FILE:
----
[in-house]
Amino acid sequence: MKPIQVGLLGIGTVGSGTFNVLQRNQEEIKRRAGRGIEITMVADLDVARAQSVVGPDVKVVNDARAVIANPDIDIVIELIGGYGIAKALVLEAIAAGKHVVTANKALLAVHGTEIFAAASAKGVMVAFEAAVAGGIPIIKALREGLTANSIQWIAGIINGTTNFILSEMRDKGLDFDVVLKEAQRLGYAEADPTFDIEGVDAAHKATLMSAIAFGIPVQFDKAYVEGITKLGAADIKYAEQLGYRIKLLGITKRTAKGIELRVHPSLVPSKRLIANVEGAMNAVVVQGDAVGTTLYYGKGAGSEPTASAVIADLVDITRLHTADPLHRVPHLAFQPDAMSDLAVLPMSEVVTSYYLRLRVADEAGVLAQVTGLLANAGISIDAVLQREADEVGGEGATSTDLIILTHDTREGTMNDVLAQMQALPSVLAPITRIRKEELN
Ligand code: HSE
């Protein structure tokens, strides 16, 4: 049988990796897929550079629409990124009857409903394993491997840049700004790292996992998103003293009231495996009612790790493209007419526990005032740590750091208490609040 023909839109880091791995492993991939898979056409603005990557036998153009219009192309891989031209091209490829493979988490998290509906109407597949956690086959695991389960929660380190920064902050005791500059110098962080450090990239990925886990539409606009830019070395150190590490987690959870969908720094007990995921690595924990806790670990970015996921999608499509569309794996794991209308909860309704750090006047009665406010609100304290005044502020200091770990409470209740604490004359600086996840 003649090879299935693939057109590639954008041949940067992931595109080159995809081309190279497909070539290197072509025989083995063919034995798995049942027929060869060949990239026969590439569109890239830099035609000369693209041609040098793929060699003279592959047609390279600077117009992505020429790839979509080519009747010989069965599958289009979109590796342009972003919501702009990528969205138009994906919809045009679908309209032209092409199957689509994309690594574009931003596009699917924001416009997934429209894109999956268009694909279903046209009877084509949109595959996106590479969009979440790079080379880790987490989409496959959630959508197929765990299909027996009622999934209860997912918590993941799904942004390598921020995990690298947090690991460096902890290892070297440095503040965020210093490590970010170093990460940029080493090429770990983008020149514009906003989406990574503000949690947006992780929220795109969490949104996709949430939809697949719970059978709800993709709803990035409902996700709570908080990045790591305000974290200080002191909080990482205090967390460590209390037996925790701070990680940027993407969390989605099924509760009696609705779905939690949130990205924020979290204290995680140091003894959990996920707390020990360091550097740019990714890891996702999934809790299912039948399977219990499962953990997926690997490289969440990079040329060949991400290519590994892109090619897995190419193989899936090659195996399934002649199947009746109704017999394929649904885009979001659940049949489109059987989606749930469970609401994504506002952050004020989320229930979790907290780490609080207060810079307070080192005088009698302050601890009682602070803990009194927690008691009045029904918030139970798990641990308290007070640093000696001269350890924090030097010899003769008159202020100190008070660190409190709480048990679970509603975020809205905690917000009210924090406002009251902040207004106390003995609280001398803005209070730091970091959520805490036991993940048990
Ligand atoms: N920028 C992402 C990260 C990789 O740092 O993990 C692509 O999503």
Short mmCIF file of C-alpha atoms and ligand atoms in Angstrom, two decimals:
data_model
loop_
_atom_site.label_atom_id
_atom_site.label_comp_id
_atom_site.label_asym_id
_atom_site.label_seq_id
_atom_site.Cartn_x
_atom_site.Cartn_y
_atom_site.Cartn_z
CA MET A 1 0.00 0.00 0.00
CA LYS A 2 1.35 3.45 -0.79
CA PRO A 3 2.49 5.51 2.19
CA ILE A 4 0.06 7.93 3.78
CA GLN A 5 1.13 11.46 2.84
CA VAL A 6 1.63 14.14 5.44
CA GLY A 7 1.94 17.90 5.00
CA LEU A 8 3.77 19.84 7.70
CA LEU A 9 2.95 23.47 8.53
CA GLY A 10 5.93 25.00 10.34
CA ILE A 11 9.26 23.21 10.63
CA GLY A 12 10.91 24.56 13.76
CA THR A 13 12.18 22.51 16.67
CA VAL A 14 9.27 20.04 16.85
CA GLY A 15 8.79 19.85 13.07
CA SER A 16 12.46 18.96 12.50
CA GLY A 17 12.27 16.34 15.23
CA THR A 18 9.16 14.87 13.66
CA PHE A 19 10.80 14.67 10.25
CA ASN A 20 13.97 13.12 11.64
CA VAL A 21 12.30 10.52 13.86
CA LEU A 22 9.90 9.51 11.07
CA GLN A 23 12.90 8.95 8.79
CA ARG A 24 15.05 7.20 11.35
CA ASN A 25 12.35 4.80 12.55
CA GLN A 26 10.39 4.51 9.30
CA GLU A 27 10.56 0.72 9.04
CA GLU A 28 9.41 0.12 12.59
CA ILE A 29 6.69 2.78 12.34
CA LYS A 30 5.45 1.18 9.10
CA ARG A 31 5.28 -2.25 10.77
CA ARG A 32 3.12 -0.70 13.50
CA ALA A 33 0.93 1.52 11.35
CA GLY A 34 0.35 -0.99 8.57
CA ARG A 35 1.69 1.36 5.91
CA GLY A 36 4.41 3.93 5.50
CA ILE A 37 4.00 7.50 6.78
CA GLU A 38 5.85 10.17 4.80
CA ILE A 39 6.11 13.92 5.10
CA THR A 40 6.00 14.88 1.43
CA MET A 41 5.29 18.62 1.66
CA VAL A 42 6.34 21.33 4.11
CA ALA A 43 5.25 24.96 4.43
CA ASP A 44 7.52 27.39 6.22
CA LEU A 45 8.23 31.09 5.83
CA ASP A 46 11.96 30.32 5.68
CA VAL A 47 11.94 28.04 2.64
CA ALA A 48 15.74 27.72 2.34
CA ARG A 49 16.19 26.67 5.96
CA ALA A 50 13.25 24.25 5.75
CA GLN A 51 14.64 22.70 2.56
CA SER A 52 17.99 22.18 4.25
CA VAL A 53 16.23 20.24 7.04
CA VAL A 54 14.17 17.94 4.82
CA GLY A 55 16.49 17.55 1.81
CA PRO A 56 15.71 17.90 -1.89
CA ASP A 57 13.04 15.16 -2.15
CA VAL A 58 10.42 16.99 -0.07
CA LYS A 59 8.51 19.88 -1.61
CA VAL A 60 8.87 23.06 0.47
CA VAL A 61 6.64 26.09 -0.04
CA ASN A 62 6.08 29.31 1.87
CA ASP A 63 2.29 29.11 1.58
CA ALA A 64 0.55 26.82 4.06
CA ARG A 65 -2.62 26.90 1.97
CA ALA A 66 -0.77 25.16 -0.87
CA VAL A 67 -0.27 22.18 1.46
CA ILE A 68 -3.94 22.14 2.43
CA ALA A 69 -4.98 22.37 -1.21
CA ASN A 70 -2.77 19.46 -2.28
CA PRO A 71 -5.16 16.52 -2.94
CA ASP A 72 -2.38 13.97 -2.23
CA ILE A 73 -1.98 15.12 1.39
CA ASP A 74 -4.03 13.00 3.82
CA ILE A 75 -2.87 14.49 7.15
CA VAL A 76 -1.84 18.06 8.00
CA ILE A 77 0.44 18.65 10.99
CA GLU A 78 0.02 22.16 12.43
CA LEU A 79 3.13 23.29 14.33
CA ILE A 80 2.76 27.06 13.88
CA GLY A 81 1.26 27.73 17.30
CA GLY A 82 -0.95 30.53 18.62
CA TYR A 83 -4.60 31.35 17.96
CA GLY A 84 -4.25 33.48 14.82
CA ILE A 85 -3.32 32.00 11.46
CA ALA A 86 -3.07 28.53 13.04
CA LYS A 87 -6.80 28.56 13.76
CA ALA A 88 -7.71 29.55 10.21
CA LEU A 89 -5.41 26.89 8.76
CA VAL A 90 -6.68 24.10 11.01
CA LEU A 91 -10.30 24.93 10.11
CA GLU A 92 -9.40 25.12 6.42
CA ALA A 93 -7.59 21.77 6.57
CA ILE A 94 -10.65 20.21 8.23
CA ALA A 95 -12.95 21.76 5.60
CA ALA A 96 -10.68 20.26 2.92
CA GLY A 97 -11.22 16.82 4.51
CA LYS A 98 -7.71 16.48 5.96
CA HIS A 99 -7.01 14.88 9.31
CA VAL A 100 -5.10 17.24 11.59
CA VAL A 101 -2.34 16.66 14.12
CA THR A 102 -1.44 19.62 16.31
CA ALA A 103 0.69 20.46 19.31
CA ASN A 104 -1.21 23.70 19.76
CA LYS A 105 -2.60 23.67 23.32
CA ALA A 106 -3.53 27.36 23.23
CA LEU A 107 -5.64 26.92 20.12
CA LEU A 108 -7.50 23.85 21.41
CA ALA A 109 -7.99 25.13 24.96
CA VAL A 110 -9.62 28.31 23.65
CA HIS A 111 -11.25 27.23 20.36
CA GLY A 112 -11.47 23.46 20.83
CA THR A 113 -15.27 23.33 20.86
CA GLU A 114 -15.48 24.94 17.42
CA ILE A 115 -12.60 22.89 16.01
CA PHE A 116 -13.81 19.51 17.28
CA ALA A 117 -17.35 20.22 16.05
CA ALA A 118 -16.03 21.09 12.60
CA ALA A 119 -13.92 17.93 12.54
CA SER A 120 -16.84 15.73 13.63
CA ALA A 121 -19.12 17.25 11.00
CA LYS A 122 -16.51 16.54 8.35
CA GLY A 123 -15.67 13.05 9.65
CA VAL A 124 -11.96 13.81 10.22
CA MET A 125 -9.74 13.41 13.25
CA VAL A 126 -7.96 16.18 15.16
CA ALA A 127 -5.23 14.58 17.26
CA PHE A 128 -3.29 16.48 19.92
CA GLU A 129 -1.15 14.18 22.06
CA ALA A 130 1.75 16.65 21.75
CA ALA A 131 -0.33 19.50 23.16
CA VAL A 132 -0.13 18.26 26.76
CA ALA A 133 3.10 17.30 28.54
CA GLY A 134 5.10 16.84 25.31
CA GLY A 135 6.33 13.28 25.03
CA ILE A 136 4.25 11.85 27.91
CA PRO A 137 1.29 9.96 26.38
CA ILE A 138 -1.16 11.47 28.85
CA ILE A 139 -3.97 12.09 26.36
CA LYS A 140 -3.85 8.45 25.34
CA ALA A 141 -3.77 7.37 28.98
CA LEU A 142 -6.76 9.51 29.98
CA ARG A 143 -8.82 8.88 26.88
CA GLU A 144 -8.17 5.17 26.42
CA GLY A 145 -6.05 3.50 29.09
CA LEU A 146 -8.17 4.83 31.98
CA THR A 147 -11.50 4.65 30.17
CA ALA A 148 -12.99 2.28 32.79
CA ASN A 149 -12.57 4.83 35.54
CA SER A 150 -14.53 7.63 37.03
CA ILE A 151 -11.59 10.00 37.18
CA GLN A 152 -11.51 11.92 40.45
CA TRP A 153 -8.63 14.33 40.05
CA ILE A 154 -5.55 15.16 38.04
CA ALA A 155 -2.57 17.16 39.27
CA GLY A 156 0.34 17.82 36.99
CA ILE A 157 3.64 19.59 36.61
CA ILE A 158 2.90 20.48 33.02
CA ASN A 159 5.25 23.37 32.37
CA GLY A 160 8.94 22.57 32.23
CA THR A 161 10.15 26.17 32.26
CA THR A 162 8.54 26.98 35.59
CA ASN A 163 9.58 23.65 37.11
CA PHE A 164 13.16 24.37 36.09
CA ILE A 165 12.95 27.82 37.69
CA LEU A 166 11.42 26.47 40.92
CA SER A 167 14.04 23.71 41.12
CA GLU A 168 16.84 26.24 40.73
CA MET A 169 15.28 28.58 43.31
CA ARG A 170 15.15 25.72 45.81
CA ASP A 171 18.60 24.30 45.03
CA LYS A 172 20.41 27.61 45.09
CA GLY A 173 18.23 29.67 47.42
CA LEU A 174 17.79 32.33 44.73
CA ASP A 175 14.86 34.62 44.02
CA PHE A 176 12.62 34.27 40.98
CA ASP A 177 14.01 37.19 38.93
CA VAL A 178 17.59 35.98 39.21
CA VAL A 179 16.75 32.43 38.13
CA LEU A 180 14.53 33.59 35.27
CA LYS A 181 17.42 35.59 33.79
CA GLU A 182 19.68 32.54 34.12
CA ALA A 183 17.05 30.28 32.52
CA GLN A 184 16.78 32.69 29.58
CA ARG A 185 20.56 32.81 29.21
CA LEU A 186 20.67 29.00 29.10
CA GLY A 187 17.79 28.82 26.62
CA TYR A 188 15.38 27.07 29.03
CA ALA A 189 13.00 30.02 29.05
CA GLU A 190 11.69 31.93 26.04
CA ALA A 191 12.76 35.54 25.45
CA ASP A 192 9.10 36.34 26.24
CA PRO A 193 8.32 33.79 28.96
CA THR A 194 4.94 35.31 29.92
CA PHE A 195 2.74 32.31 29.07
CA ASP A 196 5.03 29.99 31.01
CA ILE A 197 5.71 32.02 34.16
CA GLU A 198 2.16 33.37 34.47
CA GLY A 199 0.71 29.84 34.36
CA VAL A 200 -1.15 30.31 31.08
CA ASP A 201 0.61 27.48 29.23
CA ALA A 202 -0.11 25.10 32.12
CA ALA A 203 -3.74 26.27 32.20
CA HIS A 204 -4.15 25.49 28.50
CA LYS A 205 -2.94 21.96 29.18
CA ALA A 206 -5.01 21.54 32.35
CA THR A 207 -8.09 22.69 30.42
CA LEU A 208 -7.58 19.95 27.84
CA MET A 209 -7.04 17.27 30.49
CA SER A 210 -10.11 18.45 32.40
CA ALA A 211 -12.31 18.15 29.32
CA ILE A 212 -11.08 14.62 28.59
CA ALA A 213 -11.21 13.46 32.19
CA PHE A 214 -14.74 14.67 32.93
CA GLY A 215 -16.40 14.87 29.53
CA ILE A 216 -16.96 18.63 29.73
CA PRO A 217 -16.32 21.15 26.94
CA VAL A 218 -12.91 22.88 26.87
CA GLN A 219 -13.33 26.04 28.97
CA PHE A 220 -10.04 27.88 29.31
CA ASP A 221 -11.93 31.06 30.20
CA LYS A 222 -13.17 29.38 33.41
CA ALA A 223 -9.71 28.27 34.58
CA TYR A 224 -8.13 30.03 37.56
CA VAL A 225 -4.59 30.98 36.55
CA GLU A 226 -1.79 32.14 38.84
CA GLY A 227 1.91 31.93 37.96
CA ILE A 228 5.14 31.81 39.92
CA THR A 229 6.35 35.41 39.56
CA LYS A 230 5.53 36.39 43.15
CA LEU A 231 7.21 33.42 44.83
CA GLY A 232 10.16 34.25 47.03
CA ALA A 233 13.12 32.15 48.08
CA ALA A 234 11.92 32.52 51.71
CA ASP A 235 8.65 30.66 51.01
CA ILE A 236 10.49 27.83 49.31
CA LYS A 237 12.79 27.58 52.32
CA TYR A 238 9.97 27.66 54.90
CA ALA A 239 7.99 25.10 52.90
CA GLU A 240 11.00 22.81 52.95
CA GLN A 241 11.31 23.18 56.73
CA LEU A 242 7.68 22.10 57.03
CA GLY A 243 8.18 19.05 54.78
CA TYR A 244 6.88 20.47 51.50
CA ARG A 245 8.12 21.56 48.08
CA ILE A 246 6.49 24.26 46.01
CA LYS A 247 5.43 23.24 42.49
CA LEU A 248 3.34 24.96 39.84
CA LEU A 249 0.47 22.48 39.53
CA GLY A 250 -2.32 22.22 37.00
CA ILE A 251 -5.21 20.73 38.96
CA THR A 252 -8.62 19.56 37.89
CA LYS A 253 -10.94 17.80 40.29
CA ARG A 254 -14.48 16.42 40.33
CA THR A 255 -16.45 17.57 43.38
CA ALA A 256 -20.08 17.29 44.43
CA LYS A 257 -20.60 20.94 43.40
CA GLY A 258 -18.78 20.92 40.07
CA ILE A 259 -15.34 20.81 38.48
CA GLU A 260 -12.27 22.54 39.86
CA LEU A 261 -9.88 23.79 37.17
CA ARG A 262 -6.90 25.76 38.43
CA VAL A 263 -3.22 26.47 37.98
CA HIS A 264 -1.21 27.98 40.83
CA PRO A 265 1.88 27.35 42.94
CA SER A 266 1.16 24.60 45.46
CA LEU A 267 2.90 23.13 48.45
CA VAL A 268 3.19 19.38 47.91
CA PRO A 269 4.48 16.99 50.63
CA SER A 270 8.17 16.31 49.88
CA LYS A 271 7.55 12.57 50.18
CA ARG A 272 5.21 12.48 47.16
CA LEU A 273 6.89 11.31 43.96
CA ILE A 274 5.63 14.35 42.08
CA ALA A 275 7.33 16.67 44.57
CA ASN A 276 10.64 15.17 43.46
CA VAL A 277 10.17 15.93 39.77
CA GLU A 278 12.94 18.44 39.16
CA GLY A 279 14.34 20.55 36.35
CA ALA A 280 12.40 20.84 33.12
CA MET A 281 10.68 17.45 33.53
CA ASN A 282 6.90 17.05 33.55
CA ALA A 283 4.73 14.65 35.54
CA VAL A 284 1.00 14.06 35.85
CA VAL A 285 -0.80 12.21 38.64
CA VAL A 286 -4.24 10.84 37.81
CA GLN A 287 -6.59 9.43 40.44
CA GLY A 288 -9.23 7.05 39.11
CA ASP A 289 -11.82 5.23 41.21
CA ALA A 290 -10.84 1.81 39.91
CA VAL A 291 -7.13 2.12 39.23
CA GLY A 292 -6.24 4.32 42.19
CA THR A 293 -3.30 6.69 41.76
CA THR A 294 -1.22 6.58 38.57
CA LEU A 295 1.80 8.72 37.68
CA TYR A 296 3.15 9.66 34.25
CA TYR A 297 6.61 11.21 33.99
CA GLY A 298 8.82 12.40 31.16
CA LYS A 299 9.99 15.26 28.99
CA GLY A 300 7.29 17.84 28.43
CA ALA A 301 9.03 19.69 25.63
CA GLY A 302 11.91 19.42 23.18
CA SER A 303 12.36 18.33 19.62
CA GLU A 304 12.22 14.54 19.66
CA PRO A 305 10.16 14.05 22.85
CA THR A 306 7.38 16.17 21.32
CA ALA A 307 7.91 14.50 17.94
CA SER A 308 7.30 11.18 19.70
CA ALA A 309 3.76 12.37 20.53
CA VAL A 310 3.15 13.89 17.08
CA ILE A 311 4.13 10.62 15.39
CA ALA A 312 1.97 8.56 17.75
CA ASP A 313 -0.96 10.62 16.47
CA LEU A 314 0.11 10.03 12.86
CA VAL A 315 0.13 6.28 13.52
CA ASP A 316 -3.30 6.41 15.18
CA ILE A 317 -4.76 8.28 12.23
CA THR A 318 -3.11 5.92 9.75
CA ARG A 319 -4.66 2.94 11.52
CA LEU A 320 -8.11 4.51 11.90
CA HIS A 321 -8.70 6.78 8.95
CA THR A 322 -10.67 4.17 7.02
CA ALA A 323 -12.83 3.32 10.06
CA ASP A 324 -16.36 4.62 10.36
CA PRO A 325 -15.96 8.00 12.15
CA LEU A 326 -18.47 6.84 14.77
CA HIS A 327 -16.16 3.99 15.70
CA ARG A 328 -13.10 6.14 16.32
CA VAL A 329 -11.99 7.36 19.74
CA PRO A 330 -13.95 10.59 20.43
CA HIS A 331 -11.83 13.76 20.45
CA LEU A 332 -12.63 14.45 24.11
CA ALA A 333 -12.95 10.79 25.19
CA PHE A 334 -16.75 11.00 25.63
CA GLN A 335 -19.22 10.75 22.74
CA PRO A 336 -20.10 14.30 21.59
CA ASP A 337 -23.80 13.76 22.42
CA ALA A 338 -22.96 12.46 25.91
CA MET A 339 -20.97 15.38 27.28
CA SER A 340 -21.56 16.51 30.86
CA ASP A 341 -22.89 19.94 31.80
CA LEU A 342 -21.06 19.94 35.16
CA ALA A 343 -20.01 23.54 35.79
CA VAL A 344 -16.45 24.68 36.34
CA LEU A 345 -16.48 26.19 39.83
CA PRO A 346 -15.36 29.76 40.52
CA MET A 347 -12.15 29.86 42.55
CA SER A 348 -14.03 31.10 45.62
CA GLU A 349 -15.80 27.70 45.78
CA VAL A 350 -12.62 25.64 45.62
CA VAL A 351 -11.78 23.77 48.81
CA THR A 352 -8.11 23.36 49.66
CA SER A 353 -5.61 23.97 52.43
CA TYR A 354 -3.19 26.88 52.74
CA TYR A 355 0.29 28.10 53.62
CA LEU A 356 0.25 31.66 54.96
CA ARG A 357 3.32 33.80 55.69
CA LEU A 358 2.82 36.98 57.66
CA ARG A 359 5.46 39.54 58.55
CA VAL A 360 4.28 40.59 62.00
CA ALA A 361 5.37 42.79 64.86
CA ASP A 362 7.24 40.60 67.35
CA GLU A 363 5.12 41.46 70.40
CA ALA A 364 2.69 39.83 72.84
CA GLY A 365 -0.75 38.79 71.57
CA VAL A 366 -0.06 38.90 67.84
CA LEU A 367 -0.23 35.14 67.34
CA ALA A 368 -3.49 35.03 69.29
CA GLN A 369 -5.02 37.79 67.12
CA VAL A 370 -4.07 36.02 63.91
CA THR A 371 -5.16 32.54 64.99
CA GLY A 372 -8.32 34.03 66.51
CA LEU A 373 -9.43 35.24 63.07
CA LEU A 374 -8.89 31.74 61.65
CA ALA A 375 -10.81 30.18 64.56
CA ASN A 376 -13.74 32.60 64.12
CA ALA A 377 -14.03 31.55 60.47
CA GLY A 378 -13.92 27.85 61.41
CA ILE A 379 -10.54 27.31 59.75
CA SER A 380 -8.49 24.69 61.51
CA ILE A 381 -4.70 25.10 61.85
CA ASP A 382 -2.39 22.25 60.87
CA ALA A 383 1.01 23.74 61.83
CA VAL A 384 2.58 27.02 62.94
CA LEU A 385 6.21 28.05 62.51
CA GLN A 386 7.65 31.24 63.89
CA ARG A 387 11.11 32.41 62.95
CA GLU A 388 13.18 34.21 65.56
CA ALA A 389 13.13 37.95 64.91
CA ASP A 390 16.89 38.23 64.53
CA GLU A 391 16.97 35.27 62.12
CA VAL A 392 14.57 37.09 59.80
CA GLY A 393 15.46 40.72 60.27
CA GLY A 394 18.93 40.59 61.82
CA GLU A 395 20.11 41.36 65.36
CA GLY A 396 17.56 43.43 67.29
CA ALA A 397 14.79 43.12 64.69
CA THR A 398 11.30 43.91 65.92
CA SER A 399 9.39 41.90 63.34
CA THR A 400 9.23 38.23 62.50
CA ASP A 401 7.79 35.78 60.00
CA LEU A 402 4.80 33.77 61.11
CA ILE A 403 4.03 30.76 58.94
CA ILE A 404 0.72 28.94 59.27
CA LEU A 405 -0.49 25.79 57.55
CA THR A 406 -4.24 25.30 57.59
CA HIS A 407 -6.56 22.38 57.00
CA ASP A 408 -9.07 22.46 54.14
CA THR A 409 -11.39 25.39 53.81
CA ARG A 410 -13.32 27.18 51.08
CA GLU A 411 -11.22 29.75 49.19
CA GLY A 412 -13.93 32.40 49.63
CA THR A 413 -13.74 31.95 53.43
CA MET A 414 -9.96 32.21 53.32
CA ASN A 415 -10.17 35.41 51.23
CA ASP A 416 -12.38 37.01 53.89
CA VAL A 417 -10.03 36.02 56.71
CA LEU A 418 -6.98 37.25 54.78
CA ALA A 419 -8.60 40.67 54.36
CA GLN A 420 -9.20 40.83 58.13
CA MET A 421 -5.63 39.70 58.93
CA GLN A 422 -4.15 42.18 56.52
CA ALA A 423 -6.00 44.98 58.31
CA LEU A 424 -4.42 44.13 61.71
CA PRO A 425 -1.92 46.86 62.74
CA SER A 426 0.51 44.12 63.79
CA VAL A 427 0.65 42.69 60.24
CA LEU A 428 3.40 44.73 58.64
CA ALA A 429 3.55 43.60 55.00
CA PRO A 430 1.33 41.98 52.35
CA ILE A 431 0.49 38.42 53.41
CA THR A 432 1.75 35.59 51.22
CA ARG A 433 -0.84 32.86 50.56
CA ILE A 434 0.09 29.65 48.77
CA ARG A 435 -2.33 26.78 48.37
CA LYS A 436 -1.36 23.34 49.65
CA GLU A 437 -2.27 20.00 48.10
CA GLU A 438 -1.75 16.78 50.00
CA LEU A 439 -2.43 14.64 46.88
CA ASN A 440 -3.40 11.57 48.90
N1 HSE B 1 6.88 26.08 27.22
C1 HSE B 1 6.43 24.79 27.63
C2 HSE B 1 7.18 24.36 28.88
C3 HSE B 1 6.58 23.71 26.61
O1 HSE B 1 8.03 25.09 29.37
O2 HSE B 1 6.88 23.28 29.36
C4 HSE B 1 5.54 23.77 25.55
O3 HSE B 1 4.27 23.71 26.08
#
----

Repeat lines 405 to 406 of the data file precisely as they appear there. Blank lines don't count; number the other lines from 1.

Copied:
CA ASP A 390 16.89 38.23 64.53
CA GLU A 391 16.97 35.27 62.12